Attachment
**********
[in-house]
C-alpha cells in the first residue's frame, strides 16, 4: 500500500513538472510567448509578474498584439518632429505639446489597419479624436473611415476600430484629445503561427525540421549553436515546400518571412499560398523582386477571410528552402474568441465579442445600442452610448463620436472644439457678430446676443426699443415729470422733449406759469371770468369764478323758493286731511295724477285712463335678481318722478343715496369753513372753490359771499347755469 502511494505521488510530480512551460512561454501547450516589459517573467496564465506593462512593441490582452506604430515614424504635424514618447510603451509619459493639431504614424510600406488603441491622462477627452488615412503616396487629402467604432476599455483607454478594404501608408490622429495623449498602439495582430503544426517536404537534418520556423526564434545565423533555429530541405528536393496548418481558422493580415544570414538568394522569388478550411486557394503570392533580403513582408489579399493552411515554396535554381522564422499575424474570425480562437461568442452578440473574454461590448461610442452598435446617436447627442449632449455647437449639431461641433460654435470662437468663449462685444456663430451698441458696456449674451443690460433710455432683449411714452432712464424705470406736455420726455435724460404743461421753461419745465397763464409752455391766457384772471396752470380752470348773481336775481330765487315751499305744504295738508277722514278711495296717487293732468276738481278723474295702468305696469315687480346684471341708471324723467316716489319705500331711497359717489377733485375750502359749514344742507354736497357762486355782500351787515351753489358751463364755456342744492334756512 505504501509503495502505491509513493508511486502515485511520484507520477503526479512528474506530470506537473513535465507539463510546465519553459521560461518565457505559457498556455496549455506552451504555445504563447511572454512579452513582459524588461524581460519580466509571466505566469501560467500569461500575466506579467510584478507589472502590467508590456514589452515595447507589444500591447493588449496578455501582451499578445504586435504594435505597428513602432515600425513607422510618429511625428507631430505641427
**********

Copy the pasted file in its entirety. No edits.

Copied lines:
[in-house]
C-alpha cells in the first residue's frame, strides 16, 4: 500500500513538472510567448509578474498584439518632429505639446489597419479624436473611415476600430484629445503561427525540421549553436515546400518571412499560398523582386477571410528552402474568441465579442445600442452610448463620436472644439457678430446676443426699443415729470422733449406759469371770468369764478323758493286731511295724477285712463335678481318722478343715496369753513372753490359771499347755469 502511494505521488510530480512551460512561454501547450516589459517573467496564465506593462512593441490582452506604430515614424504635424514618447510603451509619459493639431504614424510600406488603441491622462477627452488615412503616396487629402467604432476599455483607454478594404501608408490622429495623449498602439495582430503544426517536404537534418520556423526564434545565423533555429530541405528536393496548418481558422493580415544570414538568394522569388478550411486557394503570392533580403513582408489579399493552411515554396535554381522564422499575424474570425480562437461568442452578440473574454461590448461610442452598435446617436447627442449632449455647437449639431461641433460654435470662437468663449462685444456663430451698441458696456449674451443690460433710455432683449411714452432712464424705470406736455420726455435724460404743461421753461419745465397763464409752455391766457384772471396752470380752470348773481336775481330765487315751499305744504295738508277722514278711495296717487293732468276738481278723474295702468305696469315687480346684471341708471324723467316716489319705500331711497359717489377733485375750502359749514344742507354736497357762486355782500351787515351753489358751463364755456342744492334756512 505504501509503495502505491509513493508511486502515485511520484507520477503526479512528474506530470506537473513535465507539463510546465519553459521560461518565457505559457498556455496549455506552451504555445504563447511572454512579452513582459524588461524581460519580466509571466505566469501560467500569461500575466506579467510584478507589472502590467508590456514589452515595447507589444500591447493588449496578455501582451499578445504586435504594435505597428513602432515600425513607422510618429511625428507631430505641427